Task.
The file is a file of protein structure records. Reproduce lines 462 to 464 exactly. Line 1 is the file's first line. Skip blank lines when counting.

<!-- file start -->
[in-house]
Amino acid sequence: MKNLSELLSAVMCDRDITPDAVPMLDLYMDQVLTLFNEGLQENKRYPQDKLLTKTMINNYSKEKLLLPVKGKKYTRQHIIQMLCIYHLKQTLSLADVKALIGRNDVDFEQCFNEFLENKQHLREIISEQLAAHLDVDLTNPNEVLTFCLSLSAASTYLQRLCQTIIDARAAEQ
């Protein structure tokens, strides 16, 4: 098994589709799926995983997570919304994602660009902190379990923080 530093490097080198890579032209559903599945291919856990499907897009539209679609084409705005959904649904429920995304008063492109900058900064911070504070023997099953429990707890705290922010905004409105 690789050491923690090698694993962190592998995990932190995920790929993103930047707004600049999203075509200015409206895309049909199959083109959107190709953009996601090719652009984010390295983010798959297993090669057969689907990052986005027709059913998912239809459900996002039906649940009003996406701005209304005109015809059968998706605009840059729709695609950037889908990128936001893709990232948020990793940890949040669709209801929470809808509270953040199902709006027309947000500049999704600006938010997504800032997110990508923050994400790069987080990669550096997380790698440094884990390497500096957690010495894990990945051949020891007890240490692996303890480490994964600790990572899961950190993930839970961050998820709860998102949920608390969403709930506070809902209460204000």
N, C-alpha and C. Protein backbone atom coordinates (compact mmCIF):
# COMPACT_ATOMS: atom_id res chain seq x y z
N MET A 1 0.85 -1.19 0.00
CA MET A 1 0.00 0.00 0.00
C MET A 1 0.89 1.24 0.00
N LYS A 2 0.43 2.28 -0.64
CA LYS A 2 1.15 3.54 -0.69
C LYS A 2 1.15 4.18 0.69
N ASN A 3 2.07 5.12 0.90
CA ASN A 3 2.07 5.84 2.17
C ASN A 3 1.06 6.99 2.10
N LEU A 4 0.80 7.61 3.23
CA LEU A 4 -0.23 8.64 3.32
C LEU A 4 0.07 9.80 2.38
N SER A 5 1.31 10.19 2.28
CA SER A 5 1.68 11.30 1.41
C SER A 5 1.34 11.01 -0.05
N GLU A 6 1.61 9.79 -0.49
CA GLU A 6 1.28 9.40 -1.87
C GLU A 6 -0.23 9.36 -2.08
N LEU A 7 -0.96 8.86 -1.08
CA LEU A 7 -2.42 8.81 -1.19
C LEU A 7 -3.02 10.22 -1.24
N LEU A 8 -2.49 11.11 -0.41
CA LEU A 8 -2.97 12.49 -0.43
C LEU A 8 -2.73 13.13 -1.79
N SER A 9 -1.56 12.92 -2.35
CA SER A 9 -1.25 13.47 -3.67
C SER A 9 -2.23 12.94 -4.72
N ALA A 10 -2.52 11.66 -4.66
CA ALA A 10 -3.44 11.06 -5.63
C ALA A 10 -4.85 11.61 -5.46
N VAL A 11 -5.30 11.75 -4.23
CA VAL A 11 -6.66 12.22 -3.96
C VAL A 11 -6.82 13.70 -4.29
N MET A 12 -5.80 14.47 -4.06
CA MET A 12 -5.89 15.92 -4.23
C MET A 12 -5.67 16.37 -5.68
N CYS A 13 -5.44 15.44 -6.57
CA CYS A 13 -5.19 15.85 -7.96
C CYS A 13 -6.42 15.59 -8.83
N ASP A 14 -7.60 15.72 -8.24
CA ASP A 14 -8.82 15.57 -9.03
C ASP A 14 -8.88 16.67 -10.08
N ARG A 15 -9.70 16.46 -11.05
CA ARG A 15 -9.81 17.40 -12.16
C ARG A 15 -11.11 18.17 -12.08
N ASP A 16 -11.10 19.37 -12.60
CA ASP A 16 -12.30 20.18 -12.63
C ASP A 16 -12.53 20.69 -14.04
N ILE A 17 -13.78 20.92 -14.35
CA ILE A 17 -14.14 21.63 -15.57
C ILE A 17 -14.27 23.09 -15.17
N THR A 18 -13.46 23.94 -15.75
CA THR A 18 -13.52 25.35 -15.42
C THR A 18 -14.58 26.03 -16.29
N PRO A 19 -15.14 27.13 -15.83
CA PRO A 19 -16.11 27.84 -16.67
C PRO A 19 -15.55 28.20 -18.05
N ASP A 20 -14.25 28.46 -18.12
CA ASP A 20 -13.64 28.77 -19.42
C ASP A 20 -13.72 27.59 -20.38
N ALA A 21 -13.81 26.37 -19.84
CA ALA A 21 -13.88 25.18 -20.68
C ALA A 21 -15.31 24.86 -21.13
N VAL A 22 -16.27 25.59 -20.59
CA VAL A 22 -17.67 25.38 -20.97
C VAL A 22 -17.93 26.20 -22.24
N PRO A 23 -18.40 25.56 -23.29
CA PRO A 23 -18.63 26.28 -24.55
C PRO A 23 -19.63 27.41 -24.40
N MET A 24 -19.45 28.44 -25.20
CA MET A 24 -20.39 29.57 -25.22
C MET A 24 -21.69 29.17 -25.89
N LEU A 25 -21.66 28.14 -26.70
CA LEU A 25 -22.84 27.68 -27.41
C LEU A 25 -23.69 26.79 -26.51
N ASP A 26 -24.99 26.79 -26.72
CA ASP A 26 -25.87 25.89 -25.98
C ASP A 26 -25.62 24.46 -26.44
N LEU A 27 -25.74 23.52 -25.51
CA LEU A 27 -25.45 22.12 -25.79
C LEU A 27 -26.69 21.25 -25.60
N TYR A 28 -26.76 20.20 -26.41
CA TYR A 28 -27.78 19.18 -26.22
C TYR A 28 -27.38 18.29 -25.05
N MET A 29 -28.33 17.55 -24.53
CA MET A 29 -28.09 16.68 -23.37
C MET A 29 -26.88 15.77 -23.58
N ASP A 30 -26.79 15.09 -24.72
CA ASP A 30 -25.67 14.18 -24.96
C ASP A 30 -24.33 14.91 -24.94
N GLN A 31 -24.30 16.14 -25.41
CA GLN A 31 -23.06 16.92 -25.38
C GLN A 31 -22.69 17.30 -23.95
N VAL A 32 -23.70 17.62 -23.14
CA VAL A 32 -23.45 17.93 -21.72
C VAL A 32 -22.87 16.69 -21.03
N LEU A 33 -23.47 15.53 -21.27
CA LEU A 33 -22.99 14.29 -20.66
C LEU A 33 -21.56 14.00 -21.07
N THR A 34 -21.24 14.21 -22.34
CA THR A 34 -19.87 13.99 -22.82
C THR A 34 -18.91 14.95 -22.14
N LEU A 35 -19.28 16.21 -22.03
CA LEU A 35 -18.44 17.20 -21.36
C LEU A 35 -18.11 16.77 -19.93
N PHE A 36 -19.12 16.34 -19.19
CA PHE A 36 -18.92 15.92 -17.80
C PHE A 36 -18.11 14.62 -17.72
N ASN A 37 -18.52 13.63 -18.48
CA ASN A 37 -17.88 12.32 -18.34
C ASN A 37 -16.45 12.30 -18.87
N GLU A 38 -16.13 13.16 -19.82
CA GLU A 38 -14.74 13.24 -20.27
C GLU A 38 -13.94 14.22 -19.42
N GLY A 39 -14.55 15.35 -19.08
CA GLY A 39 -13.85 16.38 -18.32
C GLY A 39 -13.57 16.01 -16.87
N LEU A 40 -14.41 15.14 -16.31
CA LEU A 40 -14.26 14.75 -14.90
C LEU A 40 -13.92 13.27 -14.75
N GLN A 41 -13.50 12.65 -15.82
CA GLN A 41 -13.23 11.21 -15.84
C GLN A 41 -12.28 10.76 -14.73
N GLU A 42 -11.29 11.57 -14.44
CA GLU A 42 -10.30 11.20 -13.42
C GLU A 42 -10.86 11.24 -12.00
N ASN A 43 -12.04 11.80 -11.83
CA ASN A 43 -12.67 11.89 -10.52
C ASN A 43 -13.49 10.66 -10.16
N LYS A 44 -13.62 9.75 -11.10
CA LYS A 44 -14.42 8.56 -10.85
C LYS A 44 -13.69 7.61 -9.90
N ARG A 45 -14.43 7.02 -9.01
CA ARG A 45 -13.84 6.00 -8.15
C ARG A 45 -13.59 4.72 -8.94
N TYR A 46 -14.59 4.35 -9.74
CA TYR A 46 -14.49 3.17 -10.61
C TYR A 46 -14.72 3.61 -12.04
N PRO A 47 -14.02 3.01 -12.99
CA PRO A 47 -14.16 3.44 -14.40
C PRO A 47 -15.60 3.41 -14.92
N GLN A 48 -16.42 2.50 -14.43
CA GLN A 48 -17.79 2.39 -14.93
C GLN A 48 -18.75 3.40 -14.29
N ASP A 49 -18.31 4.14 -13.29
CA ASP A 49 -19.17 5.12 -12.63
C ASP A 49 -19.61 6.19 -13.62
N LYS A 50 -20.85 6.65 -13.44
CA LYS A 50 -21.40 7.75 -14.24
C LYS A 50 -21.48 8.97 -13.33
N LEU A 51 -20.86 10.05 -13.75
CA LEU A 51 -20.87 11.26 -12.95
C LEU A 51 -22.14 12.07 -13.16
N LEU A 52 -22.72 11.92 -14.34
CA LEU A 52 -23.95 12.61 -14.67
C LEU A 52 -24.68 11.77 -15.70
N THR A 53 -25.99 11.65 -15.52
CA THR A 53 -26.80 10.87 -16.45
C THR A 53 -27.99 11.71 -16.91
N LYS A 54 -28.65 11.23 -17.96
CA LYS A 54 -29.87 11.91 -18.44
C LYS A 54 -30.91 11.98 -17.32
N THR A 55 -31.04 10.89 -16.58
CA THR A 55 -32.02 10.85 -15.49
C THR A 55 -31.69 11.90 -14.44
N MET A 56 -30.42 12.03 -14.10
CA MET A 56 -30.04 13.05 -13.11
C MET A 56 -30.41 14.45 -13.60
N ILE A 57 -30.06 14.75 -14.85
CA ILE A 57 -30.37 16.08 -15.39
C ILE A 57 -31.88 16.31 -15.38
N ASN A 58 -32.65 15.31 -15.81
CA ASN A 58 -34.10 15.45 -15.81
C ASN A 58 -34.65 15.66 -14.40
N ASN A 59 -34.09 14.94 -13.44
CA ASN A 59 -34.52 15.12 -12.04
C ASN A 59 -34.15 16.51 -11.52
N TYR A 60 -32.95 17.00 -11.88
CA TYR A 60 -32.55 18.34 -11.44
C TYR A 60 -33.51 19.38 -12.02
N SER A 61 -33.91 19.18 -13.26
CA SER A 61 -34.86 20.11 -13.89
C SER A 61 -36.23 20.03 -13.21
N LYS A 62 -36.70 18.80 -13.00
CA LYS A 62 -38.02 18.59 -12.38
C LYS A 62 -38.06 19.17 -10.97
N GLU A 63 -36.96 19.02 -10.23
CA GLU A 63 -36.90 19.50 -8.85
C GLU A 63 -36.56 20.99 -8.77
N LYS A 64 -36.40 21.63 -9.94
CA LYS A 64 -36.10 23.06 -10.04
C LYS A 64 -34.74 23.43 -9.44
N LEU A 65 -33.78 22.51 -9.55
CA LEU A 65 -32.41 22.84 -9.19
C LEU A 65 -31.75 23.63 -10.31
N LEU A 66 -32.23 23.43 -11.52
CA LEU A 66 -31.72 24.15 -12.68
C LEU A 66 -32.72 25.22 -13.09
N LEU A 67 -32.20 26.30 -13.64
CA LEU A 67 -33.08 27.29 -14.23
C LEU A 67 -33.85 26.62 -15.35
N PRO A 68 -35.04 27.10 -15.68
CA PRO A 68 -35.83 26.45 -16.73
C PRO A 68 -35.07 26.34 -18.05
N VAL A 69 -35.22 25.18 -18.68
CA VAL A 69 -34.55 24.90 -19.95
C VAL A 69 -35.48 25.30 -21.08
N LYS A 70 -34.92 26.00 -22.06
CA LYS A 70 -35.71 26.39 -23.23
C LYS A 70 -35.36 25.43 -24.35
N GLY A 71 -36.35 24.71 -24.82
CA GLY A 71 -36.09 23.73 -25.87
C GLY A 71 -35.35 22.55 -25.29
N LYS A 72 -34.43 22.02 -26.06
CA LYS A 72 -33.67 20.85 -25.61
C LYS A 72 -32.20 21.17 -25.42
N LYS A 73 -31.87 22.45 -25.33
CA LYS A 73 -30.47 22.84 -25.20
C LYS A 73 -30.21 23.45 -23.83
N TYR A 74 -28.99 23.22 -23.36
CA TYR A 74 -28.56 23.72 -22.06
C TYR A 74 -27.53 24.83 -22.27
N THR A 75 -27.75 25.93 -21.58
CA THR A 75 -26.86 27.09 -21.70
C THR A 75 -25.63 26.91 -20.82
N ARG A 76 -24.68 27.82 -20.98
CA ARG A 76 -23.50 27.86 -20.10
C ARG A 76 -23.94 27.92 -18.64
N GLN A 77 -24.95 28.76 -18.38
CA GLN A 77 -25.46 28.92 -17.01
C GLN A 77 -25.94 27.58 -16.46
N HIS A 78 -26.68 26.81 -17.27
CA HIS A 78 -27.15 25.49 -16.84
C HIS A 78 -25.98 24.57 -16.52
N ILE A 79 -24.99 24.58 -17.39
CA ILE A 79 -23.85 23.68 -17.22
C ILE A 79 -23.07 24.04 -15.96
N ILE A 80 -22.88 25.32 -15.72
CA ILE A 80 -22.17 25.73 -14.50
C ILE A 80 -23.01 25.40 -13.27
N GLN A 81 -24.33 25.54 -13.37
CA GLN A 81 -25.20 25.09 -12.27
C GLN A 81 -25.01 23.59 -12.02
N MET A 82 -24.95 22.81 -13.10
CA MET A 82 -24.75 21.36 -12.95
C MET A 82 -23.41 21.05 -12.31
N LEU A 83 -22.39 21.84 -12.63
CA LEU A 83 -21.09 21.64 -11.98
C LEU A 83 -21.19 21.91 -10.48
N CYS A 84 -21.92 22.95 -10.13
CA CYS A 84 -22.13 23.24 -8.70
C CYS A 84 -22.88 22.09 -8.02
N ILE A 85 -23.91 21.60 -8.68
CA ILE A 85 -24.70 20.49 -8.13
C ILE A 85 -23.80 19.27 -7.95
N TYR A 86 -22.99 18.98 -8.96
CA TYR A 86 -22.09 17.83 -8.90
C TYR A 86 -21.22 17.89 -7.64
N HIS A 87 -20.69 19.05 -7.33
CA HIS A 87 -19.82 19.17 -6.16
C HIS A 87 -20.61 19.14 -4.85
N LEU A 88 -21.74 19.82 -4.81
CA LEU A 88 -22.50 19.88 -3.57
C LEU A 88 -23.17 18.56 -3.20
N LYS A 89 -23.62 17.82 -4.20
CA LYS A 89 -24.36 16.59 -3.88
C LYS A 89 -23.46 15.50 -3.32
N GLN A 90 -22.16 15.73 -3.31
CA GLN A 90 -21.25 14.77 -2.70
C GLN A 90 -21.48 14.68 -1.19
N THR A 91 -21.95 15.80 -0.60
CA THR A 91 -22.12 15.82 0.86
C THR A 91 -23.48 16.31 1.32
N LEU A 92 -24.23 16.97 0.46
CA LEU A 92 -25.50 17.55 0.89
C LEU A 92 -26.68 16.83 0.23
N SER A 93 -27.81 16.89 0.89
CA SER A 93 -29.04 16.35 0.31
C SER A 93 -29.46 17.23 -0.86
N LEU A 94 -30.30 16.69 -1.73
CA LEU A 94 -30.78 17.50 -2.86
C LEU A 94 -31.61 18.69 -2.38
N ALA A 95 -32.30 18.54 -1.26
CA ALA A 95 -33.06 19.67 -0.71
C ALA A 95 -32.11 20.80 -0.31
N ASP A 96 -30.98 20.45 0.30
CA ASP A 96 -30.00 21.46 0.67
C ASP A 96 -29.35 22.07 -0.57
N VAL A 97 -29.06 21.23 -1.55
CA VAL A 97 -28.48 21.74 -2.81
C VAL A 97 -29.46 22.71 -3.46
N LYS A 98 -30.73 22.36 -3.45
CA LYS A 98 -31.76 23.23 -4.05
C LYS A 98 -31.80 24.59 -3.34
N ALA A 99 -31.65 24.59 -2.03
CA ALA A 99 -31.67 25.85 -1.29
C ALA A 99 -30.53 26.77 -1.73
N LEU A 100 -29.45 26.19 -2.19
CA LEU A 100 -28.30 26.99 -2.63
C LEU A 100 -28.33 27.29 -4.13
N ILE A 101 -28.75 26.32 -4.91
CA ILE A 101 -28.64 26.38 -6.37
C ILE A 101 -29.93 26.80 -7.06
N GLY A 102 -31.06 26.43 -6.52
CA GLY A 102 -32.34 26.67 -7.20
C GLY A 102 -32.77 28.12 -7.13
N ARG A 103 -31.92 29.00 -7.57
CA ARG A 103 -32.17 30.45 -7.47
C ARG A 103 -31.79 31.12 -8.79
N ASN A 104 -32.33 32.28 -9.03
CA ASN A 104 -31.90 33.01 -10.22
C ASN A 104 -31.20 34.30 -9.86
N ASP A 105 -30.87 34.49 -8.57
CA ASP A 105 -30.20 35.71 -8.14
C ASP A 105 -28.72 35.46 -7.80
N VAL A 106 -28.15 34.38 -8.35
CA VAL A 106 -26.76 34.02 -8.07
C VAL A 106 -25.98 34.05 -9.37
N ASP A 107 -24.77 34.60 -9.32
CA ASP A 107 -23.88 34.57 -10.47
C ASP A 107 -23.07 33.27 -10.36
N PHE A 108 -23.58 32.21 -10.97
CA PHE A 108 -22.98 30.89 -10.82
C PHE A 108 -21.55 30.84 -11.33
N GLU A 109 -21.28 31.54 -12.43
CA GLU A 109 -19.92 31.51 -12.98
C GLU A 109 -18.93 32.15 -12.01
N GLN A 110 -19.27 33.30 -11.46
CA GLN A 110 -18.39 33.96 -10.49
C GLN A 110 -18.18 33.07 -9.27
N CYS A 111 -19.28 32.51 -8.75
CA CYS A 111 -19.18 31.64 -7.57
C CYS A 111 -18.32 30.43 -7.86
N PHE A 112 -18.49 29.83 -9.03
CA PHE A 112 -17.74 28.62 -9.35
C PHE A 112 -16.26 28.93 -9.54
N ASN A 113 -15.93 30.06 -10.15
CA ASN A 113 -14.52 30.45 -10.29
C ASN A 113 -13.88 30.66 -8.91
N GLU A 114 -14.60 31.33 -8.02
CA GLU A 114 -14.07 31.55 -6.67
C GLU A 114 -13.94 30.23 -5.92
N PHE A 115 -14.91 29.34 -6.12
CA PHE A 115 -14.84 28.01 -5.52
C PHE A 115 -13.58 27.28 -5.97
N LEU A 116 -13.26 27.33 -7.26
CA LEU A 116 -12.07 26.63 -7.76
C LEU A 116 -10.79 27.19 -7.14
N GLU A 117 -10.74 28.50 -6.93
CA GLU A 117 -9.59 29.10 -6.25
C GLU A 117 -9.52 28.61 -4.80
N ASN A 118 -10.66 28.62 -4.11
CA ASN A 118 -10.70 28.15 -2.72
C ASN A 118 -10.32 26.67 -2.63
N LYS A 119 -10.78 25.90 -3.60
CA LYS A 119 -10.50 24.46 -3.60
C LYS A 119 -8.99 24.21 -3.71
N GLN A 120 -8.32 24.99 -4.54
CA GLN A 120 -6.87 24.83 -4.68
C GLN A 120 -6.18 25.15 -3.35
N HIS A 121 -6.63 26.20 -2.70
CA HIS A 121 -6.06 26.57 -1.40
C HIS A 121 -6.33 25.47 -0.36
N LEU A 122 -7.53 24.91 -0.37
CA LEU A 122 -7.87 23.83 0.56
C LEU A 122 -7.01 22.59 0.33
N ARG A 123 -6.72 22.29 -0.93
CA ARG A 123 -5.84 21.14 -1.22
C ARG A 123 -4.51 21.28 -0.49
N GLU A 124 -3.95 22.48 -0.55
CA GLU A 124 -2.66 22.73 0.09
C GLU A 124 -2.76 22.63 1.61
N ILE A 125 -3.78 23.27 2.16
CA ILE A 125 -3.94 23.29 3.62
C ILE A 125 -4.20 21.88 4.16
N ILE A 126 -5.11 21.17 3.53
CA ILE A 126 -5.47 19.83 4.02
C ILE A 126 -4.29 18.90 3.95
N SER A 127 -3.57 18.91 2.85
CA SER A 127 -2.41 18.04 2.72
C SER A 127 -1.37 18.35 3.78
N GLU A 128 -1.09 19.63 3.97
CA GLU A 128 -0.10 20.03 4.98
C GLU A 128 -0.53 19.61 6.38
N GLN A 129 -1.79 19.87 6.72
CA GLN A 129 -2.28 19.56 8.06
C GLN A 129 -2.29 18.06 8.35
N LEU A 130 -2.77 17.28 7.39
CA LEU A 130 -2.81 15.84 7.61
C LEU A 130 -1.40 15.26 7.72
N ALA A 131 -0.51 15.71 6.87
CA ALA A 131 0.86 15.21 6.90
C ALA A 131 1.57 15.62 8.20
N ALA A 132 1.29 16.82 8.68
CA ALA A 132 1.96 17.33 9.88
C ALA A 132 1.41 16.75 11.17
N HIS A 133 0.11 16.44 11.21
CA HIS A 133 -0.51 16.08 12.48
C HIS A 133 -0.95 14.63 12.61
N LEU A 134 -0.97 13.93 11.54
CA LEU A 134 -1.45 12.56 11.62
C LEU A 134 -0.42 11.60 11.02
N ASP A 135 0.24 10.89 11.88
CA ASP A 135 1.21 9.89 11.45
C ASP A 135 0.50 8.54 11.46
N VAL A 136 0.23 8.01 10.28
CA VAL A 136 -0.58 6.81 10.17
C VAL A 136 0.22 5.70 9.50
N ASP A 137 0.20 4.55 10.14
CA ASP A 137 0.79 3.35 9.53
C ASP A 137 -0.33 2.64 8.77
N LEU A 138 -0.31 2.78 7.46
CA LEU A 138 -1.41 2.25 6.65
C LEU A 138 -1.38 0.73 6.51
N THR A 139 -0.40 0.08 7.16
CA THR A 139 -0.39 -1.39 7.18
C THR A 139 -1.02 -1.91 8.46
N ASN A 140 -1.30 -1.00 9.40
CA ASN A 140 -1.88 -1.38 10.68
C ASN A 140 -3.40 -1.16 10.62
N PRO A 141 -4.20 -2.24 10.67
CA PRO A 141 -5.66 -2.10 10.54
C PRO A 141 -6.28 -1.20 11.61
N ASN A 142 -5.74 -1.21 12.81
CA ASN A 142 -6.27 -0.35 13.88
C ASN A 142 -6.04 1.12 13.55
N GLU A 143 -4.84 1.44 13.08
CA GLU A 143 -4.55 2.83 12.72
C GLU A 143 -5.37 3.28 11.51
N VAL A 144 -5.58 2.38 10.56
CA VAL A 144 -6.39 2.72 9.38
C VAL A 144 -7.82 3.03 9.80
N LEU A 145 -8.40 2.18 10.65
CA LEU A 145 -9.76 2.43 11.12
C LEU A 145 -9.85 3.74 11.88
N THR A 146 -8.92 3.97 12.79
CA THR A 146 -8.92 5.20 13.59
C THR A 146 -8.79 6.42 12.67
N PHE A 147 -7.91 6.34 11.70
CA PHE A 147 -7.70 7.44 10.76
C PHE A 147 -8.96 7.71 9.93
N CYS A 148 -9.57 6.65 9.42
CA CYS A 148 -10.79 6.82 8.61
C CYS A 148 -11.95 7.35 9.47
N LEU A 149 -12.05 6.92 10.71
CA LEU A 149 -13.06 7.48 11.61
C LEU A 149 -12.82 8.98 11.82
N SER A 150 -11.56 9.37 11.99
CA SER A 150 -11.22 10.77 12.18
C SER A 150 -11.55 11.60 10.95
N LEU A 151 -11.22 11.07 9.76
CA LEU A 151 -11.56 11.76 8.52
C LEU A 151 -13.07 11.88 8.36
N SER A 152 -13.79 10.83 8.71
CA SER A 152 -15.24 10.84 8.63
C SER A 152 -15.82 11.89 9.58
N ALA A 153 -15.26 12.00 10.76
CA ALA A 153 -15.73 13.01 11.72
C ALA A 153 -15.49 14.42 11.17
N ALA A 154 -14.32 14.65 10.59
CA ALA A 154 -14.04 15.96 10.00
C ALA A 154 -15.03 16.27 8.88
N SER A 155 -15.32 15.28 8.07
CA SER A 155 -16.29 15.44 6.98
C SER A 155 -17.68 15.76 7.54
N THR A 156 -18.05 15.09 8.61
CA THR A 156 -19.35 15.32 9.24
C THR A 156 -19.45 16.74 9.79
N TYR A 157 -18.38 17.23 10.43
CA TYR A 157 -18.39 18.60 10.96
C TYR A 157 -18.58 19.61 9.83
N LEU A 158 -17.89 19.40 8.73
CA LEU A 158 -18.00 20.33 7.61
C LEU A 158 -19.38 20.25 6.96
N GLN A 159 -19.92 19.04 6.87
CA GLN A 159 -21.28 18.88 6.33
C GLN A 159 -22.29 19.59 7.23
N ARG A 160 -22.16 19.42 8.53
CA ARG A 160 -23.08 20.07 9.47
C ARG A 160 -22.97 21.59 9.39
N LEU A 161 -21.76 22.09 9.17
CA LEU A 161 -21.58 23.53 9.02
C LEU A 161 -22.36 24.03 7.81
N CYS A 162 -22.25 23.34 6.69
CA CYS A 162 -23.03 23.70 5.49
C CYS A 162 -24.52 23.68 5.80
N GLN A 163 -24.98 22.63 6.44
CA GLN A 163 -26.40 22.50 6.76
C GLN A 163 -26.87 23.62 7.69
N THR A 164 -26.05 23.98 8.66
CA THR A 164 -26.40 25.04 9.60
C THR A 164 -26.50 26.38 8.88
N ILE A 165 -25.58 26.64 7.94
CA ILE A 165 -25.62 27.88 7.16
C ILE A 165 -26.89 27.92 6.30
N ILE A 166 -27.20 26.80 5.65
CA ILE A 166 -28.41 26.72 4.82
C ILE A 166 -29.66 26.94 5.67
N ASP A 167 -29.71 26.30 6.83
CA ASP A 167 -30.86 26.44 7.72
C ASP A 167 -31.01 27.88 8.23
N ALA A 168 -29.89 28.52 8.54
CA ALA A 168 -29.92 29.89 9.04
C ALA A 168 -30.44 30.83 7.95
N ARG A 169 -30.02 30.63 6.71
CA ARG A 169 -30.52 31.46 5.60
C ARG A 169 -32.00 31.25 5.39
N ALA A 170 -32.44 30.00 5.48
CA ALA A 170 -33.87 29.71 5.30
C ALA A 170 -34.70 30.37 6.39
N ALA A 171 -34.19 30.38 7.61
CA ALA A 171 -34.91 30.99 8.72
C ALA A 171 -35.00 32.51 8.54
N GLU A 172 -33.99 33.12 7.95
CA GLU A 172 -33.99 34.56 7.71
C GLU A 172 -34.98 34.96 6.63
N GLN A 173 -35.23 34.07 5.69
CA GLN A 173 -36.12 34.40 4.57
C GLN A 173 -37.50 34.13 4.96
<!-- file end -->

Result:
N ALA A 153 -15.26 12.00 10.76
CA ALA A 153 -15.73 13.01 11.72
C ALA A 153 -15.49 14.42 11.17